And everyone wants something different. Some tech workers don’t feel the need to ever go back while others live alone and are desperate for company. One thing’s for sure, the vast majority don’t want to return to five days a week in shoes, bras and non-elasticated trousers — god forbid heels and neckties — commuting an hour each way, just to see people in 3D. We need valid reasons for that. Some form of flexible work will be demanded by just about everyone.

What Is Flexible Work, Anyway?

Office timeshares will see a boost. Maybe Monday and Tuesday Company X will occupy a space. Wednesday will be for deep cleaning. Then Thursday and Friday Office Y will take over. This may be teams for organizations that are looking to leverage the hybrid model to save on rent costs, or to shut down the office for permanent three-day weekends to save on utilities.

Of course, this may be the result of laws that limit capacity. This will see a new administrative job — or SaaS tool — emerging to handle this scheduling, which may include track and tracing for future outbreaks. This may involve rapid testing at the door for COVID-19, the flu or the next thing.

This will of course see a change in real estate and cities. People will flee the over-priced hotspots like Silicon Valley and there will be hubs and co-working spaces that crop up in so-called second-tier cities and towns, where techies will still want to connect with the like-minded. They won’t necessarily need to build their community around a shared employer, but perhaps around a shared language or industry. Post-Brexit, we’re already seeing this happen around Europe where the tech and finance are no longer centered just in London.

Some organizations will create core days when everyone should be in. But maybe those all-hands days could be at a hotel or conference center.

A lot of companies were already offering semi-flex hours before the pandemic. This may be 10 a.m. to 12 p.m. and 2 p.m. to 4 p.m. three days a week. This means all internal meetings should be during these core hours and employees are expected to be connected during those hours. Irrespective of in-office or not.

In an effort to minimize some Zoom fatigue, some companies are creating No Internal Meeting Days, which turns into a logical day to work from home.

And don’t forget, even for organizations that go remote-for-good, that doesn’t mean they won’t have optional or required in-person activities. They will just be a few retreats or workcations a year that aim to solidify team collaboration not company-wide extravaganzas.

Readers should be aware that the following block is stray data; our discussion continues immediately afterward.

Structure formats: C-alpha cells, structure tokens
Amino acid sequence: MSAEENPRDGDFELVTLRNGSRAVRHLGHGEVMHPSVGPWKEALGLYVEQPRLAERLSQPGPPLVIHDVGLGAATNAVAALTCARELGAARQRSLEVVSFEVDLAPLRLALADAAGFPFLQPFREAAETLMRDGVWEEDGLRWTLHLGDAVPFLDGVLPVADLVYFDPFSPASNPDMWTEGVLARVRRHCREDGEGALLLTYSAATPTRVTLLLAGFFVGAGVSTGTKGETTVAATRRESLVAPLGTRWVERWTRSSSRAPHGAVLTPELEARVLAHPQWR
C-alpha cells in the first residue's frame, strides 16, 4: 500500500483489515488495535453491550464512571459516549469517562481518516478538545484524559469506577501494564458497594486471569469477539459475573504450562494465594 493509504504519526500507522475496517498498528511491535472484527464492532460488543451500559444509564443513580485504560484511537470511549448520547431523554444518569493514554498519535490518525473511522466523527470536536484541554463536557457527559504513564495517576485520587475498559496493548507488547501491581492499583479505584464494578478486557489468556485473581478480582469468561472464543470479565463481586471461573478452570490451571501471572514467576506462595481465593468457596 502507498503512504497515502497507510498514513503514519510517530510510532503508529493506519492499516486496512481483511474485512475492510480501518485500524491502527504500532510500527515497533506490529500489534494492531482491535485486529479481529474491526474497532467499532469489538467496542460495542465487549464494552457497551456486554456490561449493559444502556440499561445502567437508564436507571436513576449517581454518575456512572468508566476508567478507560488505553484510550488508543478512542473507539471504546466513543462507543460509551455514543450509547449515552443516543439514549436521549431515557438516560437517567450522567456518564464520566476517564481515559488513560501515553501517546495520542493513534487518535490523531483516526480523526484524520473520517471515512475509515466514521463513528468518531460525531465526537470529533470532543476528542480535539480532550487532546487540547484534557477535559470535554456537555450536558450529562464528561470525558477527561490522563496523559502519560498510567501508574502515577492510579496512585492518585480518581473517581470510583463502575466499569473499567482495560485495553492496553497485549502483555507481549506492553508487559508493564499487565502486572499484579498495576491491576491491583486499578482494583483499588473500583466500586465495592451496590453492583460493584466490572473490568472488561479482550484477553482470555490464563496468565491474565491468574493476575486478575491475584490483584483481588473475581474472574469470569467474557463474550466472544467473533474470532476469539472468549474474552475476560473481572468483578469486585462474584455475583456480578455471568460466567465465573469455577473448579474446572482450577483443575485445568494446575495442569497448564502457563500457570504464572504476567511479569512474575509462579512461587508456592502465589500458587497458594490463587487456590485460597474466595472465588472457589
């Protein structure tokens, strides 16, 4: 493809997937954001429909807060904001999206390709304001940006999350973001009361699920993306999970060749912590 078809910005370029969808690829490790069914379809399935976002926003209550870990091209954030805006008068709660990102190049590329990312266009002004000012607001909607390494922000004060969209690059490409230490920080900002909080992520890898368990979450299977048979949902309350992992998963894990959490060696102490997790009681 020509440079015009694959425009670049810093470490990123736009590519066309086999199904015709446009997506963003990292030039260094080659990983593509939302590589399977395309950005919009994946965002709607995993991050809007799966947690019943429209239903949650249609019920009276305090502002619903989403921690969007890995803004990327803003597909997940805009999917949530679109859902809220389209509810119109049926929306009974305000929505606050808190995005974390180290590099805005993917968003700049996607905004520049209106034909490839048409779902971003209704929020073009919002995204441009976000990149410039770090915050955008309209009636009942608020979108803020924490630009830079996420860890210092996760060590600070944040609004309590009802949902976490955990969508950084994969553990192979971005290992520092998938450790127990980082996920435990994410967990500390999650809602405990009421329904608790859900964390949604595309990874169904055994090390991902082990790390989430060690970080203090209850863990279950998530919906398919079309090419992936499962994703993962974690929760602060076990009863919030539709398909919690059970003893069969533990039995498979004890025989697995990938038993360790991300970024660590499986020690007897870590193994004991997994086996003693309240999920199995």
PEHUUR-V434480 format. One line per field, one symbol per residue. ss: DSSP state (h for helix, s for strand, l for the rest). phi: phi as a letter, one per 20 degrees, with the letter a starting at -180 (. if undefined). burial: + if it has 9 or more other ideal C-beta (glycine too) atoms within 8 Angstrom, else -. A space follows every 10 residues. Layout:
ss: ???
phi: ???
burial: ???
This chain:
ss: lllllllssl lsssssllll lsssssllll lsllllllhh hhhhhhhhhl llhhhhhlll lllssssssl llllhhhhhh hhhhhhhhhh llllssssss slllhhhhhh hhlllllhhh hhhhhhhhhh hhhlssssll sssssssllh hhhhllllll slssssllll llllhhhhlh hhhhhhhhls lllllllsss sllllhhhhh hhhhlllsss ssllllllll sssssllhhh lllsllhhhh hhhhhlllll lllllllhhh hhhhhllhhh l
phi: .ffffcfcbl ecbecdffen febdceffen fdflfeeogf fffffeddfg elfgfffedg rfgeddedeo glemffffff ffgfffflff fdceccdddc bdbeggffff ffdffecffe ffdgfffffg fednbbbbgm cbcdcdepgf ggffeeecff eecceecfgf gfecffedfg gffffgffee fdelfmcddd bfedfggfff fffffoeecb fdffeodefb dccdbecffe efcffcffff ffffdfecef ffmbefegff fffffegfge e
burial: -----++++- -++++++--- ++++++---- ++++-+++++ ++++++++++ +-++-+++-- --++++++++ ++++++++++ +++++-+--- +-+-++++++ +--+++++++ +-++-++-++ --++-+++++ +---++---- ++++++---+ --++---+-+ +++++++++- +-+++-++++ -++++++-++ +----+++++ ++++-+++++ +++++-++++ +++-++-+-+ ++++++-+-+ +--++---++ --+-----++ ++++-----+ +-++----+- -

Herd said that 60% of the organizations he interviewed were specifically looking for in-person team time as a way to improve team culture, which is a great way to focus your “back to normal.”

Why Organizations Should Be Looking at Flexible Work

Beyond real estate savings, there are plenty of reasons organizations will want to give this careful consideration. Flexible working has always been seen as a conduit for diversity and inclusion, which we know is directly tied to innovation and profits.

Plus if you can hire anywhere in the world, you are able to hire the best person for the job in the place they feel most comfortable working from. Quality of life will always be a big motivator.

And when you have an inherently global workforce then you can access and support a wider customer base, without having everyone on-call at odd hours of the night.

It’s important to remember the tech skills gap is wider than ever. This gives tech workers a louder voice. Let’s use that power to advocate for flexible working arrangements that not only help ourselves, but those more marginalized in our communities.

It’s the job of organizations to find the hybrid blend that allows the most workers to thrive. By fostering an environment — no matter where — in which everyone reaches their own potential, you not only get better results. You retain great employees and become competitive for recruitment and investment.

How do you know which option to choose for your organization? Ask of course! The results may surprise you.

Feature Image par Luis Ricardo Rivera de Pixabay